• Non-covered services – 24 percent of initial denials;
  • Pending information requests from the MCO – 21 percent of initial denials;
  • Coding issues that resulted in denials – 14 percent of initial denials;
  • Lack of authorization even though appropriate steps were followed – 10 percent of initial denials; and
  • Payer billing and payment policies that resulted in denials – 9 percent of initial denials.

The percentage of claims denied for “non-covered services” was higher than anticipated. IHA examined the data to determine the types of denials that were categorized as “non-covered services.” Initial findings indicate that the category included a wide range of claims denials, not normally associated with non-covered services; yet the reporting provided by the MCOs was misleading and not uniform. Denials were classified as “non-covered services” for the following reasons: provider is not enrolled with the specific MCO; invalid place of service for the service provided; diagnosis does not match procedure; service rendered is not covered under the benefit plan; provider is not using the correct provider identifier or tax identification number; potential liability by a secondary payer; and procedure code is invalid for the date of service. As a result we have revised the survey to remove the “non-covered services” category and further expanded the number of reasons for denial categories. This change should allow for a more accurate categorization of actual denial reasons.

The response rate to the second quarter survey was 94 percent, with 84 of the 89 IMC Forum member hospitals participating. The results also included responses from all behavioral health facilities represented on the IMC Forum, which is a key step to developing additional advocacy efforts pertinent to behavioral health specific MCO issues. The survey results were based on 473,000 encounters.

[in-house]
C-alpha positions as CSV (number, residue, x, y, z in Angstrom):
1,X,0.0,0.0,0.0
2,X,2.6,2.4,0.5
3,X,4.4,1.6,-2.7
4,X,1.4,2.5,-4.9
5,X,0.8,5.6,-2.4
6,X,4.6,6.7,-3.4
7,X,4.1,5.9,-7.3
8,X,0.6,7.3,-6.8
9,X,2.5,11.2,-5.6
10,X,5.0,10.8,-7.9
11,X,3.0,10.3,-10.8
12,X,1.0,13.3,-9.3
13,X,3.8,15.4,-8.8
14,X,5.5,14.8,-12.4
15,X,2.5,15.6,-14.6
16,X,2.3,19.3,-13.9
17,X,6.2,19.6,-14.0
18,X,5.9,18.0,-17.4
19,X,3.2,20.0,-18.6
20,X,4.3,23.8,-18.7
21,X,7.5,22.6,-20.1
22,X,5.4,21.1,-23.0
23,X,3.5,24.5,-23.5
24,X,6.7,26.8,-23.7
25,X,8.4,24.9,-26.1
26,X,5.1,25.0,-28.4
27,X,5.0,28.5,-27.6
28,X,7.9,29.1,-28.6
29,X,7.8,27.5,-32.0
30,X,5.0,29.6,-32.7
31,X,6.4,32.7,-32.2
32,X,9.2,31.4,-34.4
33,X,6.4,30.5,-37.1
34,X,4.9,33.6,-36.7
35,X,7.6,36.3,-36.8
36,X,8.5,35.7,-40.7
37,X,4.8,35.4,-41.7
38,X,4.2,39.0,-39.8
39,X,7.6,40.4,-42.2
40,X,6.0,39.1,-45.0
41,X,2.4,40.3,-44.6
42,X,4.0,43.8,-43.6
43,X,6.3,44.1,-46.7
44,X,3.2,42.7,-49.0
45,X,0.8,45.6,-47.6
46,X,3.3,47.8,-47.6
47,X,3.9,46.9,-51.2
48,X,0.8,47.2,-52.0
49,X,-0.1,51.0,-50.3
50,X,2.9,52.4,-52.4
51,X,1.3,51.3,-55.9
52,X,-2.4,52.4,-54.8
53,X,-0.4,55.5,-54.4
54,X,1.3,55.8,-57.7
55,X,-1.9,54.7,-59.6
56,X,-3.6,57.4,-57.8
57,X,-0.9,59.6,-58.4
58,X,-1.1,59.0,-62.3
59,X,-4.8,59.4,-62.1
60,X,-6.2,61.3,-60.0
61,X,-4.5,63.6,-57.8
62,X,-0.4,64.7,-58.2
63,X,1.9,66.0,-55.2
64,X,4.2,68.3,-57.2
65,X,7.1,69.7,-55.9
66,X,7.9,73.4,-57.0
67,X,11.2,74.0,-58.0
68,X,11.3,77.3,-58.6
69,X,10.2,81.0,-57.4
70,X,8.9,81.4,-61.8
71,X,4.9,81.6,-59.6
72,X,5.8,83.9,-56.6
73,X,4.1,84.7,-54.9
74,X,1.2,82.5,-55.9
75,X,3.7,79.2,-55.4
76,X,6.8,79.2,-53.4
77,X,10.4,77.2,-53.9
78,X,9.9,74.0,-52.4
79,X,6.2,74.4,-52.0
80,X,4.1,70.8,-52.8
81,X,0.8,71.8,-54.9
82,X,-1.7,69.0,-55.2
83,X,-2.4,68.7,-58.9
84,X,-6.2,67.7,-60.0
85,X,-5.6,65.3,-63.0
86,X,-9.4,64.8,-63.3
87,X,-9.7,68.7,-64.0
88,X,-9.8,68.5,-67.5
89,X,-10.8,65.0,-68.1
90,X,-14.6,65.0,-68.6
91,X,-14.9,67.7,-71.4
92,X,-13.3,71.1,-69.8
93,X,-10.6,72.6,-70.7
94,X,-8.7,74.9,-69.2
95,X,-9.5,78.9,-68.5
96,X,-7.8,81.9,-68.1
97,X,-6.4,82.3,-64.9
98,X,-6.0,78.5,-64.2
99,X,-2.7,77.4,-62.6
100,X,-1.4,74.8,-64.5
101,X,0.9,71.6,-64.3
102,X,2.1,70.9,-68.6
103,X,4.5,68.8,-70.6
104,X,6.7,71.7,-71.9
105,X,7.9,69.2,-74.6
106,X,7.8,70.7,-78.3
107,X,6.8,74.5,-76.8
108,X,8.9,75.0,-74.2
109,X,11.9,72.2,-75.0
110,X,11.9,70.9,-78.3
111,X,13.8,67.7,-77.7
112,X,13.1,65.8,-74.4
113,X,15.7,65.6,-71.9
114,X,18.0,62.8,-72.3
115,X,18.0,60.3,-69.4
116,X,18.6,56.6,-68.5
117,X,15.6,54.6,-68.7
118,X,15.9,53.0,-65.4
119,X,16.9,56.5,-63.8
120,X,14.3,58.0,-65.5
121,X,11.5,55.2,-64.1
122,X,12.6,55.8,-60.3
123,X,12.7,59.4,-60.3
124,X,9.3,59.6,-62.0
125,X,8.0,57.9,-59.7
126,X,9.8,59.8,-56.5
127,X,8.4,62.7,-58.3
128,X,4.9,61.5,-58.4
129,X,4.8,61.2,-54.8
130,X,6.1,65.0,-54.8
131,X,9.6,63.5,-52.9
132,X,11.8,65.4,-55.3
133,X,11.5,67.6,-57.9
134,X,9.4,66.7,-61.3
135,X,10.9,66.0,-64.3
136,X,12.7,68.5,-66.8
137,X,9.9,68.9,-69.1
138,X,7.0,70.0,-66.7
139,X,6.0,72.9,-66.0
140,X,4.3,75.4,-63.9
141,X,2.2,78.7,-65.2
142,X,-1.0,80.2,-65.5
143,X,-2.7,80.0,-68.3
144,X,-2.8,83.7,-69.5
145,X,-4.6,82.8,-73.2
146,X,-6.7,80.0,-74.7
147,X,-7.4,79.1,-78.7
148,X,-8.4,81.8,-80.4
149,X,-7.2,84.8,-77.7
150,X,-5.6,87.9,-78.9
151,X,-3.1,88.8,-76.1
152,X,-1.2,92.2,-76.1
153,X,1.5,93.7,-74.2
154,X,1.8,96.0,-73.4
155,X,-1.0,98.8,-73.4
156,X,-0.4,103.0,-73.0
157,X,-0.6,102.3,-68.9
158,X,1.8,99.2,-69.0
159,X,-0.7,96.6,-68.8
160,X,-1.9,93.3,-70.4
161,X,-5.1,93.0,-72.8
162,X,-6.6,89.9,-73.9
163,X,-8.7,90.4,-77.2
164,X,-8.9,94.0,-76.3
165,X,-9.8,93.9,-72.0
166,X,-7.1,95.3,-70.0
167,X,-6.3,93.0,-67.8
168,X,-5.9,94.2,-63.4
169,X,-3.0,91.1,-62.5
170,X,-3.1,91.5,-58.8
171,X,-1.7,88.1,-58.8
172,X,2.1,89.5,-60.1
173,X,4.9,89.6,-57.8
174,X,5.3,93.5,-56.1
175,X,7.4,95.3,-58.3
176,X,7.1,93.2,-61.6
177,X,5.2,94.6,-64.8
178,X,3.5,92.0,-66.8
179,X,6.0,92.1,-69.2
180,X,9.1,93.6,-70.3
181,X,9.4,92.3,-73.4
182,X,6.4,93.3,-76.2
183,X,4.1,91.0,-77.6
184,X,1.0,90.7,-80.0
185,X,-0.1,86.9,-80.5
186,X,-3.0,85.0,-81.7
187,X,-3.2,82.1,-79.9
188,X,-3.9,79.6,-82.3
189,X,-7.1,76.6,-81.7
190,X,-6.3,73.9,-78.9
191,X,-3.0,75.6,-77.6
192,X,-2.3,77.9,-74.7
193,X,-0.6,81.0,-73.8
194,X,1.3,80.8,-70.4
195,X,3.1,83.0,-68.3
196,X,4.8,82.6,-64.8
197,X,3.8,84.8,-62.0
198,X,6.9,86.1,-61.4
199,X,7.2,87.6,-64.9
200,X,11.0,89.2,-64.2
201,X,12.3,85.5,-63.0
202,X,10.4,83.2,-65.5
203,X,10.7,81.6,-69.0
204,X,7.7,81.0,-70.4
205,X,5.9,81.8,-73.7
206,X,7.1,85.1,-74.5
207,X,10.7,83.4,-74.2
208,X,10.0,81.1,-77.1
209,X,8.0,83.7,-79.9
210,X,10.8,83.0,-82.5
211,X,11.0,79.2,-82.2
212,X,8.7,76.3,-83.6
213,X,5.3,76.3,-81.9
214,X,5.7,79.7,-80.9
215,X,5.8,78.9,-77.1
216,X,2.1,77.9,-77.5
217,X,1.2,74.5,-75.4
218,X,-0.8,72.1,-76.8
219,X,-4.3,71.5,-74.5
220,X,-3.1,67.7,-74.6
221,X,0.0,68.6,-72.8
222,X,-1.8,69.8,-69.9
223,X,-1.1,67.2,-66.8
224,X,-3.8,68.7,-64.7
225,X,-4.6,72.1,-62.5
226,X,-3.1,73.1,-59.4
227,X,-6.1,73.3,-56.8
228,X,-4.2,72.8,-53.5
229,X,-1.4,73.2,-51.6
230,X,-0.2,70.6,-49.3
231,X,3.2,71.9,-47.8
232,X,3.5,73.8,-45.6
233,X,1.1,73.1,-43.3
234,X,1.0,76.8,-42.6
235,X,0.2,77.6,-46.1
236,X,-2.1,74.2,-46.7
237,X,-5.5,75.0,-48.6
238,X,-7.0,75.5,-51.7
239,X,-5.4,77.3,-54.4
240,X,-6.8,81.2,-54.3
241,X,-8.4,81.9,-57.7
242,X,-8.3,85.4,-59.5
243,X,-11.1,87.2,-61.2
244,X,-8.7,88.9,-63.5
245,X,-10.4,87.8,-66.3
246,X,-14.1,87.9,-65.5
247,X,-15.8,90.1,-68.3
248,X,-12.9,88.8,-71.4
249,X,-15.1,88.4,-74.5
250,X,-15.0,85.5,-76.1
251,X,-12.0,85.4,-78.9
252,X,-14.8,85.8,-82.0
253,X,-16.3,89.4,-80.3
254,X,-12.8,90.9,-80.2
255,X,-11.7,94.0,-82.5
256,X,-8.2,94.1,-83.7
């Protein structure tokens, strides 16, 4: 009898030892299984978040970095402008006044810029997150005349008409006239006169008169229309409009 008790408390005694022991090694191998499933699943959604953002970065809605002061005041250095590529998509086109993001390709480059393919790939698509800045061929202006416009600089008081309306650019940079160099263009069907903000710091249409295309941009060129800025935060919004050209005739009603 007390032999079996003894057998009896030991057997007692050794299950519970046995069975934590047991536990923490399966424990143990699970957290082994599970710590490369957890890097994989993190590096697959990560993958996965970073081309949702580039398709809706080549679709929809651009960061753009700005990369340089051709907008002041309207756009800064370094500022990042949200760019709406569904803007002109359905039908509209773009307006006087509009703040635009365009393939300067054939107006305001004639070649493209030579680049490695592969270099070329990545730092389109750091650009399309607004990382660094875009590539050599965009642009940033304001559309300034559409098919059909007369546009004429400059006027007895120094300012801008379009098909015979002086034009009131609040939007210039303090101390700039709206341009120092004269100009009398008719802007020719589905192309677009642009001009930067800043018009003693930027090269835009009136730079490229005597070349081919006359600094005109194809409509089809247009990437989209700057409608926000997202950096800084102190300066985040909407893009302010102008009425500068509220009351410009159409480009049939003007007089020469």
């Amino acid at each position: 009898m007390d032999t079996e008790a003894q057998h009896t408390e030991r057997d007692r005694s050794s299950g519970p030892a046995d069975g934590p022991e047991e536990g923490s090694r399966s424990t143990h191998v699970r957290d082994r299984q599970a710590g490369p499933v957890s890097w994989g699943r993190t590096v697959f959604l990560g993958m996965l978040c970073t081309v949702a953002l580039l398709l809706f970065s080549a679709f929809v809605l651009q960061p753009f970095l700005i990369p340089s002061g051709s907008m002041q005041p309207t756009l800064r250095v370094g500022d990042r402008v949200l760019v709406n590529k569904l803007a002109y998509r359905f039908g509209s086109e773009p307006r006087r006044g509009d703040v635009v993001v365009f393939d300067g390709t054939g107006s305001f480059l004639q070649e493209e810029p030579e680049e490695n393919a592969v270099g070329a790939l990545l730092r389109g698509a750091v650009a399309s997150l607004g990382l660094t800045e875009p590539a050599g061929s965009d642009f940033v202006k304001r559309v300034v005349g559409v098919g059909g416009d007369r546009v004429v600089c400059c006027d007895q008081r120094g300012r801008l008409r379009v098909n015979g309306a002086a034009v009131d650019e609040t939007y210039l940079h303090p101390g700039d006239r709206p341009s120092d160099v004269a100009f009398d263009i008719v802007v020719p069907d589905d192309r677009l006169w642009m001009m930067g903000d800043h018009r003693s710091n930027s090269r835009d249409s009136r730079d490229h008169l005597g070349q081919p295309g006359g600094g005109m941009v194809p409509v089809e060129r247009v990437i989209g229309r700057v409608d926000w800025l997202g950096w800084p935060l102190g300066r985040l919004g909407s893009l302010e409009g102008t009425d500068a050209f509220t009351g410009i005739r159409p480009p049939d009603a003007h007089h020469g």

Next Steps:
Results from this survey will be shared with HFS, along with recommendations for HFS on appropriate follow up based on MCO-specific results. IHA will also share blinded survey results with IMC Forum members along with a summary of key denial trends. Results of all 2018 surveys will also continue to be shared with IHA’s Board of Trustees in support of 2018 advocacy for improvement in the oversight of Medicaid MCOs.

IHA staff will conduct additional follow up with survey participants to assess ways in which to further standardize the list of denial reasons, capture multiple denial reasons and account for denial of specific days within an encounter.

Click here to access the survey results.
Click here to review a copy of the survey questions and definitions.

The next scheduled MCO survey will be distributed on July 18 with a final communication to the Board of Trustees and IMC Forum Members on September 8.

If you have any questions, please contact Paula Dillon.